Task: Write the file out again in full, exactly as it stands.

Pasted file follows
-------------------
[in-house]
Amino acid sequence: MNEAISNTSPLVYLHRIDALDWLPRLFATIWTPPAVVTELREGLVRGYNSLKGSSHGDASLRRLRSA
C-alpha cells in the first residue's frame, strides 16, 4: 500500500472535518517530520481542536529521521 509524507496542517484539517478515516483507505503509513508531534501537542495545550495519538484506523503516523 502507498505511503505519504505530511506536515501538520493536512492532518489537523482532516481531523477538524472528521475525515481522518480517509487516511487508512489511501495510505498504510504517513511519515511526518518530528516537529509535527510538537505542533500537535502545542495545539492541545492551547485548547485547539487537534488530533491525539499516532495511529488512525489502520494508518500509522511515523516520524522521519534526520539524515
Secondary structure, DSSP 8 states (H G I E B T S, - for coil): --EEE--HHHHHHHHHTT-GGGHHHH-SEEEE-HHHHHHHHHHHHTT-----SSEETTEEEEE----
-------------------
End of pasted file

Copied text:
[in-house]
Amino acid sequence: MNEAISNTSPLVYLHRIDALDWLPRLFATIWTPPAVVTELREGLVRGYNSLKGSSHGDASLRRLRSA
C-alpha cells in the first residue's frame, strides 16, 4: 500500500472535518517530520481542536529521521 509524507496542517484539517478515516483507505503509513508531534501537542495545550495519538484506523503516523 502507498505511503505519504505530511506536515501538520493536512492532518489537523482532516481531523477538524472528521475525515481522518480517509487516511487508512489511501495510505498504510504517513511519515511526518518530528516537529509535527510538537505542533500537535502545542495545539492541545492551547485548547485547539487537534488530533491525539499516532495511529488512525489502520494508518500509522511515523516520524522521519534526520539524515
Secondary structure, DSSP 8 states (H G I E B T S, - for coil): --EEE--HHHHHHHHHTT-GGGHHHH-SEEEE-HHHHHHHHHHHHTT-----SSEETTEEEEE----